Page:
By Barnardos Practice Development Centre
To support Aboriginal and Torres Strait Islander children’s cultural needs, Barnardos trains foster care, social and case workers to understand that culture is a powerful force that helps a child grow up with a secure self and cultural identity.
Identity is the result of individual stories built up over time. Nobody can give you your identity and nobody can take it away; it is something that only you can give yourself.
Cultural identity greatly depends on how well a child or young person is connected to their culture. For children in out of home care cultural care planning is crucial to maintain a strong connection to their culture.
As caseworkers, we ensure a ‘blanket of cultural security’ surrounds a child while they are away from their birth family and culture. This cultural security can only be provided by people who are of the same cultural background as the child’s cultural heritage.
“It is up to the caseworkers to ensure that children and young people are supported by family members, community members and carers who are of the same cultural background as the child or young person” Ms. Popovich says.
Providing cultural care to Aboriginal children and young people is about ensuring connections are maintained to Aboriginal community. In the case where a child in care is not living with a carer who is of the same cultural/ethnic background, caseworkers MUST provide cultural planning.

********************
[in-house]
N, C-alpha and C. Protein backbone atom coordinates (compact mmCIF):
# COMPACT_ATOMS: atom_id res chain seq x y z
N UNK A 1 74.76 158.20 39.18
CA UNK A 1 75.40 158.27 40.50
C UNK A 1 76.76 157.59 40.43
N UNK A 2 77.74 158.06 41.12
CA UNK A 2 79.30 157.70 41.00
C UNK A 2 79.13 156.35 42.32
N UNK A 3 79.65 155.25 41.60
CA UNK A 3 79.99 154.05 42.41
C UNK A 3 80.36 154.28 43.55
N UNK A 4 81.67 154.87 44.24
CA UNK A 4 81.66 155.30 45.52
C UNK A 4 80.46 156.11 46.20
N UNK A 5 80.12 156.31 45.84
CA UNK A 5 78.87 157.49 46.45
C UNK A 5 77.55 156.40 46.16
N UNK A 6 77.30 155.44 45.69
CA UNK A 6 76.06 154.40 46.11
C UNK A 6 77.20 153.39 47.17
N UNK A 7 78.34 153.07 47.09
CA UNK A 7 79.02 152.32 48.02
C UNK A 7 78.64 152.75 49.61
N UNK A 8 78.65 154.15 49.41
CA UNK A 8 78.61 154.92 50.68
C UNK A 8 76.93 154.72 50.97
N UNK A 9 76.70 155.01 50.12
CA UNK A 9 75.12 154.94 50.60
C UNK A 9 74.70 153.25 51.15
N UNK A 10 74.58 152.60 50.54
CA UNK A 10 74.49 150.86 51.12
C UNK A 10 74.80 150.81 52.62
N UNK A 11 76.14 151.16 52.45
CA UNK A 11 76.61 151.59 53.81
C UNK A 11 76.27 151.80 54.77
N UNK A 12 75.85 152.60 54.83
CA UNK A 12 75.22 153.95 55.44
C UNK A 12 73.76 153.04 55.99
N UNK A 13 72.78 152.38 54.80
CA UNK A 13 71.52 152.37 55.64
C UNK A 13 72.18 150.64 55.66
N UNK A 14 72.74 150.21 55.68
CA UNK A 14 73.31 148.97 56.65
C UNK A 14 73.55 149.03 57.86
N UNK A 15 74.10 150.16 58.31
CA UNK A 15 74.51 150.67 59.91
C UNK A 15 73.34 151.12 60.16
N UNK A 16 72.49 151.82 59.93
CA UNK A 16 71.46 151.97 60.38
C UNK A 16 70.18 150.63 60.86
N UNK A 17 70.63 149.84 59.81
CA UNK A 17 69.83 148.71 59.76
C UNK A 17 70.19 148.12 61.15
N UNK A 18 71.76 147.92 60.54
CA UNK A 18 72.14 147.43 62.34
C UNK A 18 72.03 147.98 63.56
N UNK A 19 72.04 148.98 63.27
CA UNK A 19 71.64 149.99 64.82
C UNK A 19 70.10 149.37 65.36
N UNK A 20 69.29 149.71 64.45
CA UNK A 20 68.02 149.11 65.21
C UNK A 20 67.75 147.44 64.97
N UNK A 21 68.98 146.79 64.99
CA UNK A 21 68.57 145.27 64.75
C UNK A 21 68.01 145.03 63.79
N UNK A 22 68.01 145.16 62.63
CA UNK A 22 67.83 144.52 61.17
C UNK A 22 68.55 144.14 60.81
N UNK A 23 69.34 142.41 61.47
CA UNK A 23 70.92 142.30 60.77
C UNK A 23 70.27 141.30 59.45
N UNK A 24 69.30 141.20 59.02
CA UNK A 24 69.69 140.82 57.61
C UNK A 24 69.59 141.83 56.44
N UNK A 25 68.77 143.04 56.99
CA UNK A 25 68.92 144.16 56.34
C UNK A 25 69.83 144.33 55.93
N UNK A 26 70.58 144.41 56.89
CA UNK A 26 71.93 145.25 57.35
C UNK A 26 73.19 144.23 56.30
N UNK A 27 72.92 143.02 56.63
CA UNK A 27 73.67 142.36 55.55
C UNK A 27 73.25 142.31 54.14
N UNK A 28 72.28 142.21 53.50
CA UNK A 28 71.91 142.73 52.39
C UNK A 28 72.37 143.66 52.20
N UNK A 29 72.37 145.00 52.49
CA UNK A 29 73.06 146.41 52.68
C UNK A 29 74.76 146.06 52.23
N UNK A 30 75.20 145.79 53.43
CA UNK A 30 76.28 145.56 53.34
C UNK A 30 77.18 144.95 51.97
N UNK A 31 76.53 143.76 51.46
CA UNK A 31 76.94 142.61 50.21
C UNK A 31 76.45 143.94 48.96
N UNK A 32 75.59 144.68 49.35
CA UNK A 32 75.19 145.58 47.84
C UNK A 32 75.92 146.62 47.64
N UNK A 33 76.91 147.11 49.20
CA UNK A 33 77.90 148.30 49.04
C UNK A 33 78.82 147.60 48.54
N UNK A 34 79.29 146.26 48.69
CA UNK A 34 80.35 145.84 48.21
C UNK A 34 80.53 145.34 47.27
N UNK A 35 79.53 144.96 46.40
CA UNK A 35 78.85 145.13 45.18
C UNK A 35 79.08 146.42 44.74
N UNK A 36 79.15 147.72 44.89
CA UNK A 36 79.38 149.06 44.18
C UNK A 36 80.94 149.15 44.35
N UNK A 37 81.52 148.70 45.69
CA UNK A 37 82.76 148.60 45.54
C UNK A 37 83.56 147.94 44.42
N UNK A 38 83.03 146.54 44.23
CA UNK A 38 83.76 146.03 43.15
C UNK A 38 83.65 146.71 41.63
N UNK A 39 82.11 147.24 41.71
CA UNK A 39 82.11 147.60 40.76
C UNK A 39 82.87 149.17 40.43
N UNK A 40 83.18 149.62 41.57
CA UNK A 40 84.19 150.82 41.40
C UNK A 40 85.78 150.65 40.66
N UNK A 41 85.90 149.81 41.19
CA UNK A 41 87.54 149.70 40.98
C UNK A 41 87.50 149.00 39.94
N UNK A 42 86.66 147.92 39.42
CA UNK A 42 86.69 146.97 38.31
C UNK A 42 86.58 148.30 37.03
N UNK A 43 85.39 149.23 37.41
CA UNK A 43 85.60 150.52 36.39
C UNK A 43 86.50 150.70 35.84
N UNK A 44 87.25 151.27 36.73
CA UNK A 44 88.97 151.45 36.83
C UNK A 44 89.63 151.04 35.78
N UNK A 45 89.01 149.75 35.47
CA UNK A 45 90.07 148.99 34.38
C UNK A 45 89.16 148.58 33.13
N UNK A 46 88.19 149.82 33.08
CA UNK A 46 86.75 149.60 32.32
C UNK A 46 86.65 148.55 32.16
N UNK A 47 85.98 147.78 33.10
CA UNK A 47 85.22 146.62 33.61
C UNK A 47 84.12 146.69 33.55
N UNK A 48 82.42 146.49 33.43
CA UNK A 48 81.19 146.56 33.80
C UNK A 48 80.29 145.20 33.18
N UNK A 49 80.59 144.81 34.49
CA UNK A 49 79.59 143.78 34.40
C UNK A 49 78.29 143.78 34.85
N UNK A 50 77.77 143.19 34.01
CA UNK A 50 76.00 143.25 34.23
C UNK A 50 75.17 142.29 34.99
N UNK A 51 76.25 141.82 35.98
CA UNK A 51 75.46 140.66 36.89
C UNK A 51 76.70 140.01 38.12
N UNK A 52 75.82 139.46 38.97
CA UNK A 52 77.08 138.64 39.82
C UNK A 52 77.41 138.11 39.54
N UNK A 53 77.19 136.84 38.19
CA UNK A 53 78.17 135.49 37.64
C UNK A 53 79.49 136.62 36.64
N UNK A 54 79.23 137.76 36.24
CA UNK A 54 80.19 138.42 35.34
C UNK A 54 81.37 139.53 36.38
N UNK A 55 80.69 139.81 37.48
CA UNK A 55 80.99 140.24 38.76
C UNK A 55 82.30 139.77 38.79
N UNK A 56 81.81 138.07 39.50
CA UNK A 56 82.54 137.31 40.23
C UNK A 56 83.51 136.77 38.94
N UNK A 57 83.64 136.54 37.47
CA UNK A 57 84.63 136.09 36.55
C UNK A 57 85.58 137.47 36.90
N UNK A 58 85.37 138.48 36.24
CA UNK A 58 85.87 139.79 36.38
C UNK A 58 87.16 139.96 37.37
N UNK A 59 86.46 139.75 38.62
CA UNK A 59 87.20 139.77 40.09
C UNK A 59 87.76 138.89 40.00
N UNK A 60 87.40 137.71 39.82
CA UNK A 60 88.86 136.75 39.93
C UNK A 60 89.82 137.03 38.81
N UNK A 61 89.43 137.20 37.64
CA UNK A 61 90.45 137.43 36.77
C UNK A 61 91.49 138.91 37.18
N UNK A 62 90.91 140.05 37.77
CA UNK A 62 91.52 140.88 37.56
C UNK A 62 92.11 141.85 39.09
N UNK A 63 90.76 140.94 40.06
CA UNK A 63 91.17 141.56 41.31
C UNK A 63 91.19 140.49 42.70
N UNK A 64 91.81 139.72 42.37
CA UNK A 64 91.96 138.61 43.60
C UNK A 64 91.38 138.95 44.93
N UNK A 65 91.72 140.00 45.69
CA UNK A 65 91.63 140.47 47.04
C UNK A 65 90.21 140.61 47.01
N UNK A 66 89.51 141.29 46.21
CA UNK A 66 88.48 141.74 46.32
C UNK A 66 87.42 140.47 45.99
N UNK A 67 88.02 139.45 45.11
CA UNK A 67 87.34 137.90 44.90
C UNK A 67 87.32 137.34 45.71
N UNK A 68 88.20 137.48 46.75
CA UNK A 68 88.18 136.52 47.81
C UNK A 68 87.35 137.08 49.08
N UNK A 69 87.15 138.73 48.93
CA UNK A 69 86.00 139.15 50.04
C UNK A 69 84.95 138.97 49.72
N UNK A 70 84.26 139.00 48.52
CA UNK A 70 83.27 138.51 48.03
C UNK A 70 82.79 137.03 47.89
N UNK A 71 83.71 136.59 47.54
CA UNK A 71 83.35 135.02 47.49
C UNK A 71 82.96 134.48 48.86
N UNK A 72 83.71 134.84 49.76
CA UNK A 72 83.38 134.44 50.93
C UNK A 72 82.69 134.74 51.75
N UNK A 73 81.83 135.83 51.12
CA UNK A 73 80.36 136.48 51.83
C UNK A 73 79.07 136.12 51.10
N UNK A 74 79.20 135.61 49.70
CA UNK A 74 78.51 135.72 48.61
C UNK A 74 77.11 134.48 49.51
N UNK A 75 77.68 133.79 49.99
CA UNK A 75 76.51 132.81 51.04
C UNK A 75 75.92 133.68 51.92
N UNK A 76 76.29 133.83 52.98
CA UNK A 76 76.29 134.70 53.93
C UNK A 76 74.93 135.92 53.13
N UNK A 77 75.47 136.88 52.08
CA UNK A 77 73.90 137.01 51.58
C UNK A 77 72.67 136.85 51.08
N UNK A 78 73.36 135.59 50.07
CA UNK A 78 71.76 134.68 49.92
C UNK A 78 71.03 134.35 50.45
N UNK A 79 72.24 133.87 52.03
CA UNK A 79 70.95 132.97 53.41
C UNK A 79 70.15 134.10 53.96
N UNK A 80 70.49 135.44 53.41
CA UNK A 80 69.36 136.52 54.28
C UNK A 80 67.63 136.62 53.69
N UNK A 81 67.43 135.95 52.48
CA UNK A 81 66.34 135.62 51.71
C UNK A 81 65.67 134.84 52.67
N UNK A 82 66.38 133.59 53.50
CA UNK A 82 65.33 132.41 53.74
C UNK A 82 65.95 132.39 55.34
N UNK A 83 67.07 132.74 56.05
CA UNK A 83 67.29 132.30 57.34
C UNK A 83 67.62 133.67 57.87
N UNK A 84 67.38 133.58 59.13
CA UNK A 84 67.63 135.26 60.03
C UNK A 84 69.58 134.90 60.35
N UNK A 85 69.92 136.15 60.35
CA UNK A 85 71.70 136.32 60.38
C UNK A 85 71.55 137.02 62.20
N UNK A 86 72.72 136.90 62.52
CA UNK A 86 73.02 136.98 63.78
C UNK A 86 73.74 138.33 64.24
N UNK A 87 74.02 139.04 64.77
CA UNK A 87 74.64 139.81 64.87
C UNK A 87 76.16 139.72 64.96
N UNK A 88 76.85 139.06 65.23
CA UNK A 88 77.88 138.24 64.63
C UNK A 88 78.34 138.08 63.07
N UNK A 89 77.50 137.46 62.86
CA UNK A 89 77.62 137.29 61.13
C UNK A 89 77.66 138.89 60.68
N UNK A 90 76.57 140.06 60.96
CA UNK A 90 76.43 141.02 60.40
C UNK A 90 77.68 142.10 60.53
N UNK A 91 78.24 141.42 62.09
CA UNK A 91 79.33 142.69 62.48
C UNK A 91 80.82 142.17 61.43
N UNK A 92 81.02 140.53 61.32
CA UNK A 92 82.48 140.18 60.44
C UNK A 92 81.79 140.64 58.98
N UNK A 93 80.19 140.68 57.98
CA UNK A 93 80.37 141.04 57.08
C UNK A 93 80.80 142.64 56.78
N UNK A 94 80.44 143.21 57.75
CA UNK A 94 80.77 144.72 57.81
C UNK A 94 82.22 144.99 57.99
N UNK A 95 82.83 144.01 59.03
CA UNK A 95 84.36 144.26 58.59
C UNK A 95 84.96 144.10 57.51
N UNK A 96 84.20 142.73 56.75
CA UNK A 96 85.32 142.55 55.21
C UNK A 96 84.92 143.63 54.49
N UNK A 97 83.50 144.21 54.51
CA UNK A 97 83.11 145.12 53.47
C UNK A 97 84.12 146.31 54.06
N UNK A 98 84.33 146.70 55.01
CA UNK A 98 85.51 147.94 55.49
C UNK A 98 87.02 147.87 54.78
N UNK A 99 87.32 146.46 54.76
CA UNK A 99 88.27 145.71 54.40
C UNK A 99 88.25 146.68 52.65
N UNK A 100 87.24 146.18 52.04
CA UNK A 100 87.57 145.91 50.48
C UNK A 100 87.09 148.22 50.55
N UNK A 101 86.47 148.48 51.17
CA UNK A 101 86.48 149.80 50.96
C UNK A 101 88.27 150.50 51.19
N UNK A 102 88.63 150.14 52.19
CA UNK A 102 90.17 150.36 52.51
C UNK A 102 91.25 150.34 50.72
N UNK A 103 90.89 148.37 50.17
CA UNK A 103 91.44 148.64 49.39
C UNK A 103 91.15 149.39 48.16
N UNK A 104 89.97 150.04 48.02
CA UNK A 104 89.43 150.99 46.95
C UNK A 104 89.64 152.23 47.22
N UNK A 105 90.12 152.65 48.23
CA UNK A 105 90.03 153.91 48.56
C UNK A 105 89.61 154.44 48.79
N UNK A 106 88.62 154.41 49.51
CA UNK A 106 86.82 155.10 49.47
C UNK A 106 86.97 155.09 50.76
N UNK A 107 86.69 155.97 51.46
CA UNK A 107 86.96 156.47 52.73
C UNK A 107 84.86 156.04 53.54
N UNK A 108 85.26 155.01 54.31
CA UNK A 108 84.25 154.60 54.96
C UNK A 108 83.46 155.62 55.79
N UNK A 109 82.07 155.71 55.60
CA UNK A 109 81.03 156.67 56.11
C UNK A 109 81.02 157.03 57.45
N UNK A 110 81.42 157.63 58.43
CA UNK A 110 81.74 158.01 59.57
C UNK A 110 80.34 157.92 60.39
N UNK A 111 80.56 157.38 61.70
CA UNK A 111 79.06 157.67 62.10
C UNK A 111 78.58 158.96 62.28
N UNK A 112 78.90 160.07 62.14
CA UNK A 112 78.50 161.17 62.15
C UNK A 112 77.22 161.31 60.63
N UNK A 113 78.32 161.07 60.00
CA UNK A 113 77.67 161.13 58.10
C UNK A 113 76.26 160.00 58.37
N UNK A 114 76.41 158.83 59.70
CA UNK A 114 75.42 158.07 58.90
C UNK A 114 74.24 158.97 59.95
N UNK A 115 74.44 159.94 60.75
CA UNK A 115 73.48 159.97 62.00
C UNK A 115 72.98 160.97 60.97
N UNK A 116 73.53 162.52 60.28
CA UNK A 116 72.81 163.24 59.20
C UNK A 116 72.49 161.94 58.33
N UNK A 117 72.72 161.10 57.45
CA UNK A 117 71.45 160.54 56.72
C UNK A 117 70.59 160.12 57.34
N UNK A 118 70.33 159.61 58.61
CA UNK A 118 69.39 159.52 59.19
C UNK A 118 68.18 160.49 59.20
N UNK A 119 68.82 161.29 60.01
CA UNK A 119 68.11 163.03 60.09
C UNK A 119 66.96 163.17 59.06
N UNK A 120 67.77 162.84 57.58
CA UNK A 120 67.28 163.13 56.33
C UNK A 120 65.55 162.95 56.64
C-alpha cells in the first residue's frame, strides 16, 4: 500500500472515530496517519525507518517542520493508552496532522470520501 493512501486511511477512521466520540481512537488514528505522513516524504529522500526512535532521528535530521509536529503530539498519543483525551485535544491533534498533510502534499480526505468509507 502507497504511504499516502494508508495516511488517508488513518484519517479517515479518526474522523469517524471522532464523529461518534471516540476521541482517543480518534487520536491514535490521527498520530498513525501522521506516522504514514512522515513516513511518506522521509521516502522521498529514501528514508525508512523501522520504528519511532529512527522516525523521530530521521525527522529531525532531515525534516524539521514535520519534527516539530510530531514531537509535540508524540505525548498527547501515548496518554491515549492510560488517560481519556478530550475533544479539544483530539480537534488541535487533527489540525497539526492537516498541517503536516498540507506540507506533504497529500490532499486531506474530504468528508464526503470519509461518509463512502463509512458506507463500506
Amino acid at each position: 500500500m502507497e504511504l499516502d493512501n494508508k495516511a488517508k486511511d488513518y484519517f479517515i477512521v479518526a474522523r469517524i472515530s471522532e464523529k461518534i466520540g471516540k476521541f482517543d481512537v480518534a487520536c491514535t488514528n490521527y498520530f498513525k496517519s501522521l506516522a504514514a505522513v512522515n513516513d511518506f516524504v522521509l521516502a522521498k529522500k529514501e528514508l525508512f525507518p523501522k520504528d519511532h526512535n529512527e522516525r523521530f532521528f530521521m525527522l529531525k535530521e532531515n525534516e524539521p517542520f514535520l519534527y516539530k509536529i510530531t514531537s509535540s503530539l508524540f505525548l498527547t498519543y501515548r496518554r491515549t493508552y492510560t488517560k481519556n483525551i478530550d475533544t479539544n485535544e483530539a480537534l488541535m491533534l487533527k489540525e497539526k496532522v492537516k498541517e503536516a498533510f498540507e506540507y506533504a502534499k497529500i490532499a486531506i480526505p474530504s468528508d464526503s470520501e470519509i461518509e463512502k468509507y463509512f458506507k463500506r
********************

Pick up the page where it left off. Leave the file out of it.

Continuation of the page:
- Ensuring regular contact with people from their culture (peers, community leaders, Elders, birth family and/or extended family)
- Ensure that Aboriginal people are supported to share stories and yarn up with the child about their culture and identity
- Ensuring knowledge is shared and the child has access to their culturally background (tribal area, mob, clan, language group, totem, moiety, skin group, skin name)
- Putting in place strategies to ensure age appropriate cultural needs are met
Cultural identity shapes a person’s view of the world; in many ways, it forms an individual’s values and beliefs, setting them up for a successful future. Caseworkers, regardless of their own ethnicity, are responsible for maintaining these connections on behalf of the child during their time in care.
The Practice Development Centre (PDC) is a welfare service initiative of Barnardos Australia that champions guided practice case management as an important way to improve the welfare and outcomes for all vulnerable children, young people and their families.
They are committed to supporting case workers practice in order to achieve better outcome for all children in care. PDC release monthly practice articles and practical tips for workers. To read more about Cultural Care Planning and other practice issues visit the MyStory website.